Three: Leave a Note for Santa Lying Around. I suggest something like this: “Dear Santa, Whether I’ve been good or not this year is totally irrelevant to the present I’m requesting. Surprised? Well, let me explain. Studies have shown that reading increases empathy and abstract reasoning skills. Also, buying books supports authors, and the following books are written by people who are on the “nice” list (I checked). [Insert title list here] In conclusion: send me books, Santa, not because I deserve it, but because you want to help me become a better person. Sincerely, [your name]” (This is guaranteed to get the attention of someone used to reading saccharine-sweet accounts of exaggerated good behavior.)

Four: Mark the Target Locations: If you’re shopping with a friend or driving through town with your spouse, be sure to sigh longingly whenever you pass a bookstore. Possibly add an indirect, helpful comment like, “If I had a million dollars, I would spend all of them there. On these specific titles. In time for Christmas so I have something to read this January. Hypothetically, of course.”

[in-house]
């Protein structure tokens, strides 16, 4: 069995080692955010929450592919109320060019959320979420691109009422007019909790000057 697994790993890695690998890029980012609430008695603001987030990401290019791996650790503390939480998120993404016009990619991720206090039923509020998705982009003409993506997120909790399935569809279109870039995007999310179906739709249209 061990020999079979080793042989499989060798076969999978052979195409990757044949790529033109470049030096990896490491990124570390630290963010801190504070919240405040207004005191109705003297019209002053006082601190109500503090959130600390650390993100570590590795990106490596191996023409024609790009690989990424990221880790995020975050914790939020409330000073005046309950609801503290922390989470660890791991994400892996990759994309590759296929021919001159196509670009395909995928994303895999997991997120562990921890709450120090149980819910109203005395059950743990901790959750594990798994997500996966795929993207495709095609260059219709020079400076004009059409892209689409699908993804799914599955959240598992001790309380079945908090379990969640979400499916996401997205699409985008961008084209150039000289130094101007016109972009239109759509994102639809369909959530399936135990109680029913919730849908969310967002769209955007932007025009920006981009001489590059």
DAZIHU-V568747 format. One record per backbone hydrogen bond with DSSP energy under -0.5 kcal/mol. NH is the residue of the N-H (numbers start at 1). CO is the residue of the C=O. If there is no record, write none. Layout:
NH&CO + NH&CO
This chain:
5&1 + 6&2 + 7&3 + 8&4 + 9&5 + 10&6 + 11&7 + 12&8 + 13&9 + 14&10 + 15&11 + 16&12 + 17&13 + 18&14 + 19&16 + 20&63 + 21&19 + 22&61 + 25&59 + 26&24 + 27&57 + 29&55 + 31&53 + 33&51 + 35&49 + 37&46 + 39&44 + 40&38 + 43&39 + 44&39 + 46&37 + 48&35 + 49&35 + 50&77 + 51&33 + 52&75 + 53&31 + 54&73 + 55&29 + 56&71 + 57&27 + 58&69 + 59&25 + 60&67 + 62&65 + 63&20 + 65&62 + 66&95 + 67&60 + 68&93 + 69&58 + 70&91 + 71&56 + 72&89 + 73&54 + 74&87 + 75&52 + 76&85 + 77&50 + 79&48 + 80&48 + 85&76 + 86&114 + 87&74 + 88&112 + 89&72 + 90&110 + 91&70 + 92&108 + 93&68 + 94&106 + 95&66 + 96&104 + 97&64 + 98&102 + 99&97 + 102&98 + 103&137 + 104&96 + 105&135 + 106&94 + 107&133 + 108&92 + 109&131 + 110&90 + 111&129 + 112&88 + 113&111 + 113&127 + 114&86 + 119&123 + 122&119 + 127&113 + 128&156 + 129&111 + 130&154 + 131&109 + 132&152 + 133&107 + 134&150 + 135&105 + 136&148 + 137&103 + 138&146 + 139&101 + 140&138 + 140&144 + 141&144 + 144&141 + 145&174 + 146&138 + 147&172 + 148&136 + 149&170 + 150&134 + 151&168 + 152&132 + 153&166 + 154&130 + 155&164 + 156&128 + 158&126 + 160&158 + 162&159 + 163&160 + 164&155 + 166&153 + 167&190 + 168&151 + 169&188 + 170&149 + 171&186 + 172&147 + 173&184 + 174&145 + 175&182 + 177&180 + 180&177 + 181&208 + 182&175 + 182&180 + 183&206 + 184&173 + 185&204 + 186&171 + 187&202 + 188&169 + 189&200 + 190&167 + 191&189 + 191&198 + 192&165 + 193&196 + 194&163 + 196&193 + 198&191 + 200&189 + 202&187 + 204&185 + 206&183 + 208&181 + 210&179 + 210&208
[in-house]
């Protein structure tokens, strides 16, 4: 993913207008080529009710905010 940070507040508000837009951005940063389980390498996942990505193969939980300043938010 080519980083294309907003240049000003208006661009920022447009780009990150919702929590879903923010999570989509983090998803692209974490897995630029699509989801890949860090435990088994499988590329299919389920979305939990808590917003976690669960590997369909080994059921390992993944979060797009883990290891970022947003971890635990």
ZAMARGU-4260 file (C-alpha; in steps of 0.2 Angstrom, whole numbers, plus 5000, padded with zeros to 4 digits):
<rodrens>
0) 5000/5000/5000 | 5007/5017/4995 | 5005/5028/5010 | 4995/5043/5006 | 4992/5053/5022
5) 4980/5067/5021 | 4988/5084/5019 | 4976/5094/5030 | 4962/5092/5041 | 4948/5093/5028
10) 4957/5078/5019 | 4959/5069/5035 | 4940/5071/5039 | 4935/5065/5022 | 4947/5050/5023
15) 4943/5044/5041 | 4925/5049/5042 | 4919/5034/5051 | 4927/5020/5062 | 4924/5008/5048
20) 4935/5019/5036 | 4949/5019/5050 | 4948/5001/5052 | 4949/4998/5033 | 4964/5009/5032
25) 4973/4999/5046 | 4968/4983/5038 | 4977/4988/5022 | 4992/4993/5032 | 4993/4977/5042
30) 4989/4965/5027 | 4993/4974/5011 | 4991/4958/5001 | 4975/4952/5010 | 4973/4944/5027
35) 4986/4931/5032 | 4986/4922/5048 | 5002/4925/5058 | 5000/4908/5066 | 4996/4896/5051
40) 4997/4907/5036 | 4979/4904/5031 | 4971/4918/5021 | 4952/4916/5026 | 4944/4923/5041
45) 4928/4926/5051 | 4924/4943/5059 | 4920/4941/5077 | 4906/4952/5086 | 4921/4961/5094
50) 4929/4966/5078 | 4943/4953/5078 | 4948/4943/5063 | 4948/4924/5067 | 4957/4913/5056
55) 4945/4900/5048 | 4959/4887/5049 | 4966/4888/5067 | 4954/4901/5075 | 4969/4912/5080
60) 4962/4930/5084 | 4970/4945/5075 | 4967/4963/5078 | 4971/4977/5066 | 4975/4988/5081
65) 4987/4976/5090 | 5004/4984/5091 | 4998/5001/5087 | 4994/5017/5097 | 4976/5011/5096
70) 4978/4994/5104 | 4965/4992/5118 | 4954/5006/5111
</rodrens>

Five: The Accidental Text. Tell a friend or family member that you’re going to send them a picture of something cute—a puppy with a red sweater you saw on the way to work or your daughter in her angel costume. Instead, text the cover of the book you want. Then say, “Oops! My mistake. I must have that picture on here because I’m hoping someone will buy it for me for Christmas.” Then send the real picture so the person will be in a sentimental mood and buy you the book right away. This works particularly well to influence givers who aren’t in your immediate area.